SIGHT Study: Cost-effectiveness of InnFocus Microshunt Implantation vs. Trabeculectomy.

  • End date
    Jul 24, 2022
  • participants needed
  • sponsor
    Maastricht University Medical Center
Updated on 24 January 2021
medical therapy
brimonidine tartrate ophthalmic solution
glaucoma surgery
pigmentary glaucoma
primary open angle glaucoma


The standard surgical treatment for glaucoma is trabeculectomy. The PRESERFLO (formerly InnFocus) Microshunt (IMS) is a new, minimally invasive drainage device which has been suggested to result in similar IOP lowering, but with faster visual recovery and less complications and postoperative interventions. The objective of this study is to aid in deciding on the use of the IMS in glaucoma surgery by assessing its efficacy and cost-effectiveness in patients with primary open angle glaucoma (POAG) compared to the standard trabeculectomy (TE).


During the last decade, minimally invasive glaucoma surgery (MIGS) procedures have been introduced to the market. MIGS procedures or devices, often small stents or tubes that can be placed into the eye, are potentially safer than standard trabeculectomy (TE). The surgery is faster and easier to perform. Patient recovery is faster with fewer postoperative visits, suggesting less impact on vision and quality of life. However, MIGS devices are more expensive compared to standard surgery and it is unclear if the higher costs can be compensated with their better safety profile and faster patient recovery (reduced productivity losses).

To establish guidelines for the use of MIGS, the Netherlands Glaucoma Group has recognized the need for a formal investigation of their cost-effectiveness as compared to TE, prior to their implementation on a large scale for regular care. Therefore, a societal cost-effectiveness analysis of MIGS procedures will be undertaken to further elucidate their position in the glaucoma treatment algorithm in the Netherlands.

The objective of this study is to aid in deciding on the use of the IMS in glaucoma surgery by assessing its efficacy and cost-effectiveness in patients with primary open angle glaucoma compared to trabeculectomy.

Condition Glaucoma, Glaucoma, Pigmentary glaucoma, Open Angle Glaucoma, Primary Open Angle Glaucoma, Open Angle Glaucoma
Treatment trabeculectomy, PRESERFLO Microshunt implantation
Clinical Study IdentifierNCT03931564
SponsorMaastricht University Medical Center
Last Modified on24 January 2021


Yes No Not Sure

Inclusion Criteria

Adult Caucasian patients aged between 18 and 80 years old with uncontrolled primary open angle glaucoma on (maximum tolerated) medical therapy and/or progression of visual field loss, an IOP 18 and 40 mmHg, and an indication for primary glaucoma surgery (trabeculectomy) are suitable for inclusion

Exclusion Criteria

Patient unwilling or unable to give informed consent, unwilling to accept randomization or inability to complete follow-up (e.g. hospital visits) or comply with study procedures
Secondary glaucoma (e.g. pigment dispersion syndrome, pseudo exfoliation syn-drome, iris neovascularization, rubeosis iridis, trauma, epithelial or fibrous down growth, iridocorneal endothelial syndrome, etcetera)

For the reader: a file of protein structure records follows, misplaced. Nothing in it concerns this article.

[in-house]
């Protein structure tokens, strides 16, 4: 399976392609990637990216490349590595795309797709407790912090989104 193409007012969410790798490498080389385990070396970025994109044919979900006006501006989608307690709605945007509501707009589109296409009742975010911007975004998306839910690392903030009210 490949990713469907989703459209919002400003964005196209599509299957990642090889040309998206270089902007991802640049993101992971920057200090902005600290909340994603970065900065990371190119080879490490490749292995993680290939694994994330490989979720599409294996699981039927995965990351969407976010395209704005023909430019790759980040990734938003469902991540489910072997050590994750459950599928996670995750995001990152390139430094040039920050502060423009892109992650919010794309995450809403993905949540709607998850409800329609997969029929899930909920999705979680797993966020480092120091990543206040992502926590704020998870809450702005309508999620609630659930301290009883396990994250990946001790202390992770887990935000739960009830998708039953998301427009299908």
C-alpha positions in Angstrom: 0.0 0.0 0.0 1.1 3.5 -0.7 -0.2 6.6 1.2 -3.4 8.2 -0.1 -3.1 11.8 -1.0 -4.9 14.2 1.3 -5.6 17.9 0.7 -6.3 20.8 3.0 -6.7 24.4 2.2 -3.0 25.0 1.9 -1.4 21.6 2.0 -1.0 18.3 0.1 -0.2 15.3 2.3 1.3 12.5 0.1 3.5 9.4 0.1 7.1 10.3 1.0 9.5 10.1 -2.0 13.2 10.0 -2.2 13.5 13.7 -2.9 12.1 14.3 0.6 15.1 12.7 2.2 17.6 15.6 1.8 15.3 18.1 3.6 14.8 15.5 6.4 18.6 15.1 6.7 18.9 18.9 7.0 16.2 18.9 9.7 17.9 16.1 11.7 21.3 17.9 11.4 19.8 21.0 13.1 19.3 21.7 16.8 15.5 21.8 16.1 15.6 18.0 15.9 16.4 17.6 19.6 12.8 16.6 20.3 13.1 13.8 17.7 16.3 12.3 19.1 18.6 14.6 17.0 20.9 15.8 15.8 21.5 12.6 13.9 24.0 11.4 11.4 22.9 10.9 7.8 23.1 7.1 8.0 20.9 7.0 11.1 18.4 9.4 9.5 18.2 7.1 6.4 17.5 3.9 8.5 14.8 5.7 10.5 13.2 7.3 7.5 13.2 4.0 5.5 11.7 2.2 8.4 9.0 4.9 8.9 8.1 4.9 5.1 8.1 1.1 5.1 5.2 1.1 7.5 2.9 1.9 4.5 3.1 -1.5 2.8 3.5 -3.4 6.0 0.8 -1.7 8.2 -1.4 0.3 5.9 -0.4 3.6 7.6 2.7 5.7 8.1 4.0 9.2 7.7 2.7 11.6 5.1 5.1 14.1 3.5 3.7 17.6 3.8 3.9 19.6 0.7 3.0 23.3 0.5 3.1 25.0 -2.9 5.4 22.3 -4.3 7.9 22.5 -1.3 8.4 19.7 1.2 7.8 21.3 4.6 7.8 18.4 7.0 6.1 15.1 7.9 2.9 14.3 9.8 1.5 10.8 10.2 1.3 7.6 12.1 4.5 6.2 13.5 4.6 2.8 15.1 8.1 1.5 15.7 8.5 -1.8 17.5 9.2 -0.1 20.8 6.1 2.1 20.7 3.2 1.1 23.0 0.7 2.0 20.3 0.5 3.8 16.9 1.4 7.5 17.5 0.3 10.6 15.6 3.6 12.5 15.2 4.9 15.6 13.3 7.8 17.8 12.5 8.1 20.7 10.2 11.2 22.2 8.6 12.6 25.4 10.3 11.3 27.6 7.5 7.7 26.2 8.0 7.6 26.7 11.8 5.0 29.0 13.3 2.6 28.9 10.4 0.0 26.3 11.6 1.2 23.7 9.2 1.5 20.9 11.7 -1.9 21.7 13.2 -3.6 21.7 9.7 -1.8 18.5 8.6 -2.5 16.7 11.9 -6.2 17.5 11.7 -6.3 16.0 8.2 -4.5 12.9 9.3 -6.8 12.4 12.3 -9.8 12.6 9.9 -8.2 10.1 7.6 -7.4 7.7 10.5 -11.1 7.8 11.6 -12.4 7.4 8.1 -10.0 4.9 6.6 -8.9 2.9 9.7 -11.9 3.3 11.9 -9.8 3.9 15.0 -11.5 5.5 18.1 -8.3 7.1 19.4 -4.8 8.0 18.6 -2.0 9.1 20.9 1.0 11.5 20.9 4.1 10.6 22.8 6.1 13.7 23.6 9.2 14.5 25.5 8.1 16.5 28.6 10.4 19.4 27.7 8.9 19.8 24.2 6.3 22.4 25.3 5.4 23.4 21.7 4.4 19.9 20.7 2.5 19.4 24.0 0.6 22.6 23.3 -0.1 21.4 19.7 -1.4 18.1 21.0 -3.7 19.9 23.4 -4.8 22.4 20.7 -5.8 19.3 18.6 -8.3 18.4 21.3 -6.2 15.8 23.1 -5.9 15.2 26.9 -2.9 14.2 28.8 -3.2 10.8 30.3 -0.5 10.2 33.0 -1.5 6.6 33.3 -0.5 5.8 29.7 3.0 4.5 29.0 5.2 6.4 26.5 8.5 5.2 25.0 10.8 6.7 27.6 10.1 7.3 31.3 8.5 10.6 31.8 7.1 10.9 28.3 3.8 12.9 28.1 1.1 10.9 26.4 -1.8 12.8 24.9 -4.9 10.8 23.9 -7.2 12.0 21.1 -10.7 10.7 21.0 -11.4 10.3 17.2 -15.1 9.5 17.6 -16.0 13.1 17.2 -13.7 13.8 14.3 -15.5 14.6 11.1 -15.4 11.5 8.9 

Previous incisional surgery of the subject eye. Previous uncomplicated clear corneal cataract surgery is allowed >6 months prior to the surgery
Poor vision in either the study or fellow eye. Poor vision is defined as a corrected vis-ual acuity <0.6 and/or a visual field loss within the central 10 degrees (with exception of a superior altitudinal defect)
Any ocular comorbidities that could affect the visual field. (e.g. diabetic retinopathy, proliferative retinopathy, aphakia, degenerative visual disorder not associated with glaucoma)
Chronic or recurrent uveitis
Need for glaucoma surgery combined with other ocular procedures or anticipated need for additional ocular surgery
Anatomical factors that increase the risk of complicated surgery (due to previous trauma, anatomical abnormalities, anterior synechiae or previous cyclodestructive procedure)
Conditions that increase the risk of endophthalmitis
Current ocular, adnexal or periocular infections (e.g., untreated blepharitis)
Immune compromised patients including the use of topical or systemic steroids for an indication other than the surgery within 3 months of the procedure (this would not include the use of inhaled or dermatologic steroids), chemotherapy within 6 months of the procedure
Iodine allergy
Unwilling to discontinue contact lens after surgery
Contraindication or allergy to mitomycin C
Any contraindication to tube placement (e.g. shallow anterior chamber, insufficient endothelial cell density)
Use of oral hypotensive glaucoma medications for treatment of the fellow eye
Prior ocular laser treatment within 3 months of the surgery, increasing the risk of in-flammation in the eye
Corneal thickness <450um or >620microns
Conditions associated with elevated episcleral venous pressure such as active thyroid orbitopathy
Among patients in whom both eyes are eligible only the first eye is undergoing surgical treatment is enrolled in the study
Participation in another clinical study
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